A group of 200 community and religious leaders marched on the Minnesota Department of Transportation (Mn/DOT) building on July 23 to demand renewed efforts to hire more women and minorities. According to protesters, Mn/DOT is employing fewer women and minorities, even as federal stimulus dollars and state infrastructure spending have swelled the agency’s employee rolls.
Twin Cities employers have another recruiting tool. Ronald McDonald is lovin’ it here! In honor of the 30th anniversary of the Happy Meal, McDonald’s hired Sperling’s Best Places Research to evaluate the nation’s 50 largest metropolitan areas for family fun. When the results were tabulated, Minneapolis came out on top.
Some bosses are visibly irked when they receive a doctor’s note restricting the work an employee can perform. If the employee notices that reaction and then gets disciplined or fired, watch out for a lawsuit! Her attorney will probably try to link the timing of the doctor’s note and the adverse employment action as proof of discrimination or retaliation.
If your organization is a target for union organizing or your employees have recently voted to be represented by a union, be careful how you respond. You should consult with an experienced labor lawyer before you do anything else. Consider what happened in one recent case.
Rather than trying to wage a court fight over what increasingly looked like a losing battle, a local company has decided to settle with an employee who sued to enforce a noncompete agreement he had signed.
In one of its most anticipated employment law decisions in years, the U.S. Supreme Court has ruled that New Haven, Conn., discriminated against white firefighters when it refused to promote them after they passed a test that most black co-workers failed.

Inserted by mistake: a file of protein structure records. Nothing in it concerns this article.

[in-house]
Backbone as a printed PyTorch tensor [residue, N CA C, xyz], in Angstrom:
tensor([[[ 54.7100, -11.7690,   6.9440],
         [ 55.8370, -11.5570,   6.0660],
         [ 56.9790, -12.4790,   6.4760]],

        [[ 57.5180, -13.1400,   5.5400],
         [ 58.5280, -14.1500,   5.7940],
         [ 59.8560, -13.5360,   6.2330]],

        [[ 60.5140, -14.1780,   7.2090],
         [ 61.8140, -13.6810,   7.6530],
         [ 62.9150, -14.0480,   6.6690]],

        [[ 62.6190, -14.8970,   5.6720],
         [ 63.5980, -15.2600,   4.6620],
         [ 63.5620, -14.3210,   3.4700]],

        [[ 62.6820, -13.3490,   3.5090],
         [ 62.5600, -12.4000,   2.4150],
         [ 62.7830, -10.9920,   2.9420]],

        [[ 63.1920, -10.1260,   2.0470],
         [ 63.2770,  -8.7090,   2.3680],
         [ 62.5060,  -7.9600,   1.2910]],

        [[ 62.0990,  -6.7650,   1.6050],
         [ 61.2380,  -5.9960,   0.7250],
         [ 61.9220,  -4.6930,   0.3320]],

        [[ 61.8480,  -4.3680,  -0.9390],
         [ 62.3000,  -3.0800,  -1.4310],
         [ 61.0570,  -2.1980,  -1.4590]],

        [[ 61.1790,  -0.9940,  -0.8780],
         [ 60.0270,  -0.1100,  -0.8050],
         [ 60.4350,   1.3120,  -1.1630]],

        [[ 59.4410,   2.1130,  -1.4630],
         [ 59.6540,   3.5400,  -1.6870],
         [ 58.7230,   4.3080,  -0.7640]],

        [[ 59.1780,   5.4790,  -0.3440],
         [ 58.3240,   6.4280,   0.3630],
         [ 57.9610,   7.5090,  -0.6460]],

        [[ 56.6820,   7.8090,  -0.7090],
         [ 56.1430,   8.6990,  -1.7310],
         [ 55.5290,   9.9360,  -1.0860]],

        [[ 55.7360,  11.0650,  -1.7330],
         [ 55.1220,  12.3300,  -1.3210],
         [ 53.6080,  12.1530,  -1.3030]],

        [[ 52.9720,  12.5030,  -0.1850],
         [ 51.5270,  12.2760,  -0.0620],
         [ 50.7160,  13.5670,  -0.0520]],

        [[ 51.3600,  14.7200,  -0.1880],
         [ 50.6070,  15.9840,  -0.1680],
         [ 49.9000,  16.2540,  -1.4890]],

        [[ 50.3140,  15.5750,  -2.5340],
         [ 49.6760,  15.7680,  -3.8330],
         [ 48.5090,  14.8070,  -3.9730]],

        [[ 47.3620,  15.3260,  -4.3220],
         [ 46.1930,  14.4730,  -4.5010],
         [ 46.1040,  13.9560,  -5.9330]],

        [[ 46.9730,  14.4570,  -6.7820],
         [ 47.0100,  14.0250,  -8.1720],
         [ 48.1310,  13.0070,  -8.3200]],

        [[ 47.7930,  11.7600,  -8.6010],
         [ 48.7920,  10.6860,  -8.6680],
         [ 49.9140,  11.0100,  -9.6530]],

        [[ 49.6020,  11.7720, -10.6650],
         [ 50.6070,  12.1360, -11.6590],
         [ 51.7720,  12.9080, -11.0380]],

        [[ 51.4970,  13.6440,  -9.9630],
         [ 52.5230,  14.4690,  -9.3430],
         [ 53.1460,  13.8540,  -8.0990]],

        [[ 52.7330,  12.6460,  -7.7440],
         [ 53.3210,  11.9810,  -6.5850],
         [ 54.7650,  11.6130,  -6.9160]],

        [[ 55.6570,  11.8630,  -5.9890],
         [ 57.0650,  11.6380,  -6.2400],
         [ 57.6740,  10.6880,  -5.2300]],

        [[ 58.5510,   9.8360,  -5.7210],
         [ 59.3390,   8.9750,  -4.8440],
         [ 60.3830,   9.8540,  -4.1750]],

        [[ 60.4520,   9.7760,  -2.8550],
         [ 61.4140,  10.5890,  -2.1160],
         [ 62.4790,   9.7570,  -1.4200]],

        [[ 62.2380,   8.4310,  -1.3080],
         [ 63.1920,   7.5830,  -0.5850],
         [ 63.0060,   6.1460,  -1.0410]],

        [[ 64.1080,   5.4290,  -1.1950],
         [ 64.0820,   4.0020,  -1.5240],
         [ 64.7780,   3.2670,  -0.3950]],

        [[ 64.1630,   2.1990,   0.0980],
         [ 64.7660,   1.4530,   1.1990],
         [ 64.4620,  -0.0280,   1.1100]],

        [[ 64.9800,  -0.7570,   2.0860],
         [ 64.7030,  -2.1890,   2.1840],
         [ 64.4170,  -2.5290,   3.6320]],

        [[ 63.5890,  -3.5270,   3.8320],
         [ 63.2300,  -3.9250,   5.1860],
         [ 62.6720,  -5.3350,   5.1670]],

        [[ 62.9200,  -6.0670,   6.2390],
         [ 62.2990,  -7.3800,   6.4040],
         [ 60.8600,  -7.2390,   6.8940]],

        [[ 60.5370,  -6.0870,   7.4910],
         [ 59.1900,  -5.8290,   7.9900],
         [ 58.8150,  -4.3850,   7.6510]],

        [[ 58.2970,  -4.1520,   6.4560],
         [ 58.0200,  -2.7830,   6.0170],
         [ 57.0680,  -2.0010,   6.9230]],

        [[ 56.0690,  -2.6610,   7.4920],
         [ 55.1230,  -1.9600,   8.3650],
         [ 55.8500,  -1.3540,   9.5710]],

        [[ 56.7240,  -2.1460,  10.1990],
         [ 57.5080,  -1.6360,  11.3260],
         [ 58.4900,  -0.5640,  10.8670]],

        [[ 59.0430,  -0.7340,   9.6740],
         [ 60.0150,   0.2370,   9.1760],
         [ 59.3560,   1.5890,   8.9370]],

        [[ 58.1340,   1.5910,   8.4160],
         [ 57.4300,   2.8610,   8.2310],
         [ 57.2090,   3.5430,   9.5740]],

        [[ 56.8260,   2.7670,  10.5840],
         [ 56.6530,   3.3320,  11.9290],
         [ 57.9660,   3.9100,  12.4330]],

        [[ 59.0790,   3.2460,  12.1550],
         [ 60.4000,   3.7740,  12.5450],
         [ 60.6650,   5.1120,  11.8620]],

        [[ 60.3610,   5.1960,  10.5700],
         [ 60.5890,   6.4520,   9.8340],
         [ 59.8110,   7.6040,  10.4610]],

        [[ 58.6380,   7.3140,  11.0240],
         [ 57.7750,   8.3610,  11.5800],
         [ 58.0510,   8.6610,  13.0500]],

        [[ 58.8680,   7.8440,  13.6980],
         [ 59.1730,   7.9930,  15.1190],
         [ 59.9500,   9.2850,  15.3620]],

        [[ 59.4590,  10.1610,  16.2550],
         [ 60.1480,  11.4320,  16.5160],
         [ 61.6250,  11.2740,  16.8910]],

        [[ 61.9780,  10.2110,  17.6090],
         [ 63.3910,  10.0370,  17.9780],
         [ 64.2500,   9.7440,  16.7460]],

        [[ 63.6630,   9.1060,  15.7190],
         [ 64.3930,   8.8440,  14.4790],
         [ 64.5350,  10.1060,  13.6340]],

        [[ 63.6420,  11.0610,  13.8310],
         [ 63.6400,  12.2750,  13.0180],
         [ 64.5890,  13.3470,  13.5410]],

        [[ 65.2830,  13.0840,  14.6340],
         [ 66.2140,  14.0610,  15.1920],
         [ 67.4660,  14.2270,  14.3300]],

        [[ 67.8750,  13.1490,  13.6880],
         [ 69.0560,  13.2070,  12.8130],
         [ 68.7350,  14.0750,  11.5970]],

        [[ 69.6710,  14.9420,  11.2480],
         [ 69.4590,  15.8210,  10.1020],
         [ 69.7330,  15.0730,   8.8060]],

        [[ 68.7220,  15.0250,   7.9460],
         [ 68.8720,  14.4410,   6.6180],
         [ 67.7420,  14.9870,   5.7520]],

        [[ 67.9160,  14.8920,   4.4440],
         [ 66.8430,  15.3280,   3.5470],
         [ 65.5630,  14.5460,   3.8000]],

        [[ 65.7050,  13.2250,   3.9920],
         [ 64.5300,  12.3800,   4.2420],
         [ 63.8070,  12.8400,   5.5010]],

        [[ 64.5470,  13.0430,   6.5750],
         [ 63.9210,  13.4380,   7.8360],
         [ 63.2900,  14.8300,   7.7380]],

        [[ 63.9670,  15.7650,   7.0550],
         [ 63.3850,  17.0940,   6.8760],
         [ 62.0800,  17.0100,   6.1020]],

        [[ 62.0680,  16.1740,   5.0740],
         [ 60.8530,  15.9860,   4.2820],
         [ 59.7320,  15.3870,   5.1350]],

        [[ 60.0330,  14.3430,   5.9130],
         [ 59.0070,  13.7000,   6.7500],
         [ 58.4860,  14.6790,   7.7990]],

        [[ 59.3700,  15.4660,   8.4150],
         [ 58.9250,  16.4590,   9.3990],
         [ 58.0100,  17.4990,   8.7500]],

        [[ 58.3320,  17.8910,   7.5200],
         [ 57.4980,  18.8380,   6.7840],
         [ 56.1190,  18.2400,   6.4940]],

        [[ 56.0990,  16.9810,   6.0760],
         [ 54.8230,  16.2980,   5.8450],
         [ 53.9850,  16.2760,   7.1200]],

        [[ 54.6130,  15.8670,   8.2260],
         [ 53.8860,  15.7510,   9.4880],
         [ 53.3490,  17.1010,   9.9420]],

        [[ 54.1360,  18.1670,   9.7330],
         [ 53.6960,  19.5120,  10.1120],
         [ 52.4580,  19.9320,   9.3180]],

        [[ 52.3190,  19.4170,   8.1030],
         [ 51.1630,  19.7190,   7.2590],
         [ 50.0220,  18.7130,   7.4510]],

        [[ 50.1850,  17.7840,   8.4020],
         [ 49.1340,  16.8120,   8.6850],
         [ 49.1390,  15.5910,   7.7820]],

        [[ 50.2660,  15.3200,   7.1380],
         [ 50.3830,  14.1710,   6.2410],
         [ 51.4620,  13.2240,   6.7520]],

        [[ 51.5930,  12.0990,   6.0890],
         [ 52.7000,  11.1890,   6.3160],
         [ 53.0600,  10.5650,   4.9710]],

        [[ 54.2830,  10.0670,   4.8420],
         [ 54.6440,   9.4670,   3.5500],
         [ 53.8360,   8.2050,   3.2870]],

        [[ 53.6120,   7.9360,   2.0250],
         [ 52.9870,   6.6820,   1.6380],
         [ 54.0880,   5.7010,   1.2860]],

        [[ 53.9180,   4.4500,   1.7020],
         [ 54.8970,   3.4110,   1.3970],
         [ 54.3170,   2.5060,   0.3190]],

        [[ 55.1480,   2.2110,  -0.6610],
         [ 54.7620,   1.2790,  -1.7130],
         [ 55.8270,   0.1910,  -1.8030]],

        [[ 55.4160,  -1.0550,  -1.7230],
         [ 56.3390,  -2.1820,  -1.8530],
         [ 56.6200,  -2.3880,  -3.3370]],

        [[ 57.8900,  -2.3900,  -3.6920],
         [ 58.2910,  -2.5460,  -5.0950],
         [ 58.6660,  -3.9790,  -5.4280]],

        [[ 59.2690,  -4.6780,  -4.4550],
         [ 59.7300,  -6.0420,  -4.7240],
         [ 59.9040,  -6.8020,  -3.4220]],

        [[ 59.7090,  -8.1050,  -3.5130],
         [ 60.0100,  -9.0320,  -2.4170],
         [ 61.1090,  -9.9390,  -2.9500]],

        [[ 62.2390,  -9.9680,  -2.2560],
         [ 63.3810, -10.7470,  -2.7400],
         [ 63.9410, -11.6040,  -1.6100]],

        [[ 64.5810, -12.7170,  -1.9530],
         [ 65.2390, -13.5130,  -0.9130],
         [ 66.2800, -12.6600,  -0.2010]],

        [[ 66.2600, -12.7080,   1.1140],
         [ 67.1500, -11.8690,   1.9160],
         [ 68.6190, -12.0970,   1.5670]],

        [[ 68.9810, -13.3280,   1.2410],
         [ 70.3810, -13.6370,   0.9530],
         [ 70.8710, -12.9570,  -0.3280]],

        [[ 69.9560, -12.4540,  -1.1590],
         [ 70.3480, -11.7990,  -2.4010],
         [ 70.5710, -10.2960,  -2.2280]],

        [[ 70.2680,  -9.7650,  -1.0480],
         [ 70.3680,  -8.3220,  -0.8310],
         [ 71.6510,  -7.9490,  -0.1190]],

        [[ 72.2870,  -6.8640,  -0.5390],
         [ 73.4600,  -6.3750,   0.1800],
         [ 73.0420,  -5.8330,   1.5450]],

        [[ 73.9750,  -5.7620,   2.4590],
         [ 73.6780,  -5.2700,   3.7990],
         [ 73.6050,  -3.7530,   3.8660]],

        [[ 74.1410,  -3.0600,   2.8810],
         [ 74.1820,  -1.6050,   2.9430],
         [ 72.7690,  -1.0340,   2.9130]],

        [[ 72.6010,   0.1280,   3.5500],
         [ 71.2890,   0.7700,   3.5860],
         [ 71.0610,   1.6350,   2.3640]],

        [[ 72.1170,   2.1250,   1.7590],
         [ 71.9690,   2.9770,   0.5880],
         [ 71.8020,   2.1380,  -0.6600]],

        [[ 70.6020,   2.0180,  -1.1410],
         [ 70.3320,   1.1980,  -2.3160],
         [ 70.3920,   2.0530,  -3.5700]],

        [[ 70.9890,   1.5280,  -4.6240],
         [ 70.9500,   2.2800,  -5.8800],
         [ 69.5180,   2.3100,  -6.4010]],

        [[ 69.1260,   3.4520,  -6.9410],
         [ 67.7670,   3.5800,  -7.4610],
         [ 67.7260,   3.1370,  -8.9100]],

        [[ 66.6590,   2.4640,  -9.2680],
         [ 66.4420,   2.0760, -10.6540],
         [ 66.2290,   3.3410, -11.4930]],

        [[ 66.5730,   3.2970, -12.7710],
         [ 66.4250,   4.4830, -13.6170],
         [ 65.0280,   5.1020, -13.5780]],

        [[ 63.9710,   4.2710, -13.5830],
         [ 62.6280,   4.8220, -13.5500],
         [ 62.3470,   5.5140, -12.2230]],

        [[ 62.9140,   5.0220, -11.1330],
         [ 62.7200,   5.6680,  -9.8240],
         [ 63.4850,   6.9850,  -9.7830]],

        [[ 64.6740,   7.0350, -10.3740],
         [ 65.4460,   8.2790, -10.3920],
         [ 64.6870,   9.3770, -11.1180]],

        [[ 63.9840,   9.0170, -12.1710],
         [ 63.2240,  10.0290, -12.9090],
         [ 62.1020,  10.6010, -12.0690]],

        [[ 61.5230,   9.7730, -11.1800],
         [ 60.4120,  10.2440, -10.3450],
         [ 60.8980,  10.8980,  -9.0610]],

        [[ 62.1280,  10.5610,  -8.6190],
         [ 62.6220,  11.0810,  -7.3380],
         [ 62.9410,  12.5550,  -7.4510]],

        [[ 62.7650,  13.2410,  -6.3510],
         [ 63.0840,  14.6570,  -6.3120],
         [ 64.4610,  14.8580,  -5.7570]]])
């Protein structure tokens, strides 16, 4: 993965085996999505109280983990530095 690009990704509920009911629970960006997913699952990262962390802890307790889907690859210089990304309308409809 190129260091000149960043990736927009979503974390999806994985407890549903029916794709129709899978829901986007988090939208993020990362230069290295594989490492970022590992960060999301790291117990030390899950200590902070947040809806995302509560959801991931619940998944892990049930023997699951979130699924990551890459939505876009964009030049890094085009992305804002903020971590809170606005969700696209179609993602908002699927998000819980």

The Minnesota Legislature recently enacted a law designed to protect employers from some of the legal risks that may accompany hiring people with criminal backgrounds. The law is designed to help those who have served their sentences re-enter society as productive citizens.
It’s natural for supervisors and managers to become upset when employees accuse them of some form of discrimination. Tell them they must resist the impulse to strike back. It inevitably makes the situation worse. Many forms of managerial punishment may end up being construed as retaliation—which can be far easier to prove than the alleged discrimination that started all the trouble.
The Minnesota Court of Appeals has decertified a class-action lawsuit brought by 4,900 current and former Minnesota employees of 3M. The suit alleged that company policies, seemingly neutral, actually had a disparate impact on older workers.
Employers have faced more retaliation claims ever since the U.S. Supreme Court made such cases easier to win by ruling that retaliation is an action that “might have dissuaded a reasonable worker from making or supporting a charge of discrimination.” While the federal courts have placed some limits on what constitutes a retaliatory act, they continue to struggle with the question.